Mead risked explicitly using the term which so many others in the same disci pline systematically excluded from their vocabulary only to, we shall see, take a continual interest in the same thing eventually. Let us then briefly discuss some of the latter - and return to Mead shortly - but specify that we are doing nothing other than questioning indirectly, by a few incursions into the field of an thropology, the historicist preconception just mentioned. In fact it is not appropri ate for sociologists to contribute to this unformulated discussion of the existence of public opinion in primitive societies although it is one of the main questions of anthropology today, since it contains the further questions of power and politics. For public opinion to exist, mediation, as sociologists say, there must be an end to the immediate social control (from Clastres, 1974, p. 19) which characterizes all so-called traditional or primitive so cieties. There is no place either for open controversy, when everyone is perman ently being watched by everyone else in a way which ensures adherence to the norms, or even for the 'as-for-me', when each person has interiorized the norms so well that surveillance of the community becomes almost superfluous; authority or rules are not questioned. Such is the anthropology of many sociologists or pol itical scientists - of some anthropologists too -which allows them to build the model we have just discussed. But field anthro pology is a perpetual refutation of this fable. One need only refer here to the famous example of the 'writing lesson' which Lvi-Strauss talks of in Tristes Tropiques. In it he tells of the exclusion of a chief of the Nambikwara tribe, a subject of contestation because he had wanted to increase his power and prestige by pre-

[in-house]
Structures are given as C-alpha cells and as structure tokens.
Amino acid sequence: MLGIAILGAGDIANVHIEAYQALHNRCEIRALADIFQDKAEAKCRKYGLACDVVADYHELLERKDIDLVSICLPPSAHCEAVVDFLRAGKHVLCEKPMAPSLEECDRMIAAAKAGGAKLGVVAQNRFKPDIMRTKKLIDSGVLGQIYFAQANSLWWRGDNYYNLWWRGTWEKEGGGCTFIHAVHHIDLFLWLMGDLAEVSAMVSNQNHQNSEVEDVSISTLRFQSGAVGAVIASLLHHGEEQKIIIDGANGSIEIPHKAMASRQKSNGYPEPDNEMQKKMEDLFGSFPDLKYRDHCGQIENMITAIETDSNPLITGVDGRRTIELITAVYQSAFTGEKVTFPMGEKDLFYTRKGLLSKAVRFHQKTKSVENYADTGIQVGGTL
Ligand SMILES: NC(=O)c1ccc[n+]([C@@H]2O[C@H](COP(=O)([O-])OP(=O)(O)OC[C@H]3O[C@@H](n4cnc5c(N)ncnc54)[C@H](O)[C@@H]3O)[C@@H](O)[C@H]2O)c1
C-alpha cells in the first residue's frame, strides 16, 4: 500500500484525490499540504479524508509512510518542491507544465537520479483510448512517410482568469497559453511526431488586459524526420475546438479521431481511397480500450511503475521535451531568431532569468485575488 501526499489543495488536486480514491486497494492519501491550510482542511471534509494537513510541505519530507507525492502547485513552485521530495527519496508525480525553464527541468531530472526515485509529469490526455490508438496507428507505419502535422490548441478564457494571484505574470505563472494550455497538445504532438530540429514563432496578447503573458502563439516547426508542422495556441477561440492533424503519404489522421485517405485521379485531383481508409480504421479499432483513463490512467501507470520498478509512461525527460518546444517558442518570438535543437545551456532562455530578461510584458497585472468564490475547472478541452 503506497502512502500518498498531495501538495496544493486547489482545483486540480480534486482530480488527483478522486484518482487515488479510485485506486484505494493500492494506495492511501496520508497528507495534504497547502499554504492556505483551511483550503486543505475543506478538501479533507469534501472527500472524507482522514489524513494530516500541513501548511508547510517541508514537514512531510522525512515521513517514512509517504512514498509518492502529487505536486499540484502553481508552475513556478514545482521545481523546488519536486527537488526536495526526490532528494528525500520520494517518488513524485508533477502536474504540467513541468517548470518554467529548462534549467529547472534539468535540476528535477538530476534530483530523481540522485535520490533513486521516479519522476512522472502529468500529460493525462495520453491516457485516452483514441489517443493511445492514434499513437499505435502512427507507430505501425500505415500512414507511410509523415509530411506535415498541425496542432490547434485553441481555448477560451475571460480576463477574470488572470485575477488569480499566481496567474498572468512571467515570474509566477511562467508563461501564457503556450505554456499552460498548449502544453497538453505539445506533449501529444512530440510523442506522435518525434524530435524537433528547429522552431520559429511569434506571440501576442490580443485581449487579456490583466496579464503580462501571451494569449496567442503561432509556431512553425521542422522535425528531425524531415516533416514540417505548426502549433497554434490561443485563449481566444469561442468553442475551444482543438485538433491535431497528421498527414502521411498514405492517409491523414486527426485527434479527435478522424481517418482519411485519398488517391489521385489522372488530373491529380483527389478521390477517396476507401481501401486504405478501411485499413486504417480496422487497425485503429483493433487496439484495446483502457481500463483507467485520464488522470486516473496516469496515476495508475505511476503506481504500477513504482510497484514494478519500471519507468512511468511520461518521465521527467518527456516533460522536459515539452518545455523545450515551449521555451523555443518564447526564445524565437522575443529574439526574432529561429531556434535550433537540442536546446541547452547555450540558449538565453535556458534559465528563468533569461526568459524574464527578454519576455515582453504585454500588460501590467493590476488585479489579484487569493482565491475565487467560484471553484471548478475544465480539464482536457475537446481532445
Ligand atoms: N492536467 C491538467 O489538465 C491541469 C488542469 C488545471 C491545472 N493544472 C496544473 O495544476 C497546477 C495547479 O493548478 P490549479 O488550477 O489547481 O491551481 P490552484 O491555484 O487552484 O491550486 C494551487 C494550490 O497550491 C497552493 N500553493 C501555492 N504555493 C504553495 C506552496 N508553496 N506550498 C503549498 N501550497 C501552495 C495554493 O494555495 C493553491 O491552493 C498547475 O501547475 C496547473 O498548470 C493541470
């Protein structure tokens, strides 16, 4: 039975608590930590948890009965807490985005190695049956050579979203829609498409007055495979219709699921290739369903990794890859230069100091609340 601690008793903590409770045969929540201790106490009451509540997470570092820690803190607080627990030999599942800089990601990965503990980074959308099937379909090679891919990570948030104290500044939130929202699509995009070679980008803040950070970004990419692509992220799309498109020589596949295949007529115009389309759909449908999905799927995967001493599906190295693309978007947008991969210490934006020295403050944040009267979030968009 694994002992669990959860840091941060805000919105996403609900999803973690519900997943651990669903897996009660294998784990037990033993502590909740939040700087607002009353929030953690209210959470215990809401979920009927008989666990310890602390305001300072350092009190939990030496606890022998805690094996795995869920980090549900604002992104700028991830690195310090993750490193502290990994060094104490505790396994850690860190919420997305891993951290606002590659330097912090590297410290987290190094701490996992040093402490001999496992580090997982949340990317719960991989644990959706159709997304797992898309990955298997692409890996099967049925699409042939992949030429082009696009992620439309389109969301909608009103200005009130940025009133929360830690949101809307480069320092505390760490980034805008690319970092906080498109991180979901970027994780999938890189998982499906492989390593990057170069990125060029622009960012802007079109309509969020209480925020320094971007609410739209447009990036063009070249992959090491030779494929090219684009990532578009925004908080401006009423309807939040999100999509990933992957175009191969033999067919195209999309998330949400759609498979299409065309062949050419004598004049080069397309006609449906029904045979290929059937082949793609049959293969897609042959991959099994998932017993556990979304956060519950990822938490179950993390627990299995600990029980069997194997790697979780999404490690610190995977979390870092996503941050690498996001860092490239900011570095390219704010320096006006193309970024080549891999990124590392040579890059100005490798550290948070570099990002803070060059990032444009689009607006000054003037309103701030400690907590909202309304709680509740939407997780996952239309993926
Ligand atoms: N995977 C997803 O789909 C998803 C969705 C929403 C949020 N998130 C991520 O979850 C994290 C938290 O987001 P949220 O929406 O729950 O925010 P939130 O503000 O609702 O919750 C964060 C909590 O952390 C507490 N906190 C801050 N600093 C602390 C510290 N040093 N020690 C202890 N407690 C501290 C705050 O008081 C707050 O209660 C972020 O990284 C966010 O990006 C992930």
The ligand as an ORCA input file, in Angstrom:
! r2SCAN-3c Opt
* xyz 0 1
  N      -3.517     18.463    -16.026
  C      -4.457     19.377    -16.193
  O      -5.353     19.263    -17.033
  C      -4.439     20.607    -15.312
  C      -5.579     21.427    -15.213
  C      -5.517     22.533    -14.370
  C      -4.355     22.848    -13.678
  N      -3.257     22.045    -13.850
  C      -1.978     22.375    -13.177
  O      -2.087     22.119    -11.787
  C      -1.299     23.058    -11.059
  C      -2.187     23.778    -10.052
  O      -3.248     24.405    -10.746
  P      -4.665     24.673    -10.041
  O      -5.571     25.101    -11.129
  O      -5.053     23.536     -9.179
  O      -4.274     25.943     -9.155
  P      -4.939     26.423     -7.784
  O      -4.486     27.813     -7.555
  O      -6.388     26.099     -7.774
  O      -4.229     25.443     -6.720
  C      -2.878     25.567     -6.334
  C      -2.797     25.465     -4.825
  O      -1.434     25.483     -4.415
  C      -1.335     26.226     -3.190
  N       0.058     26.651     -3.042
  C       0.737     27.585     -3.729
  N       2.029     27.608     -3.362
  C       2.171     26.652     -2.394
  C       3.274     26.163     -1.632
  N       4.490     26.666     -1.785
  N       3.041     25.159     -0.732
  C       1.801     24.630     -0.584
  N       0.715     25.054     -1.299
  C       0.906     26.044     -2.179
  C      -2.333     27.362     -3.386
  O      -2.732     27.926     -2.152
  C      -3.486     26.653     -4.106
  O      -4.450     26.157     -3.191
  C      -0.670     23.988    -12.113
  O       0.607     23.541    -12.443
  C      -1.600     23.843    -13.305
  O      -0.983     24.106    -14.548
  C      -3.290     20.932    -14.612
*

* An important comparatlvist because he practises the look back backwards, Moore re-exports to other societies other concepts which were forged on the supposition that, applied here, they could by definition not be applied there. He thus evokes the alternance of periods of intense social life and those of withdrawal into private life in certain tribal societies, or the individualism of the Greeks as a factor favouring the development of democracy (Moore, 1984 and 1985).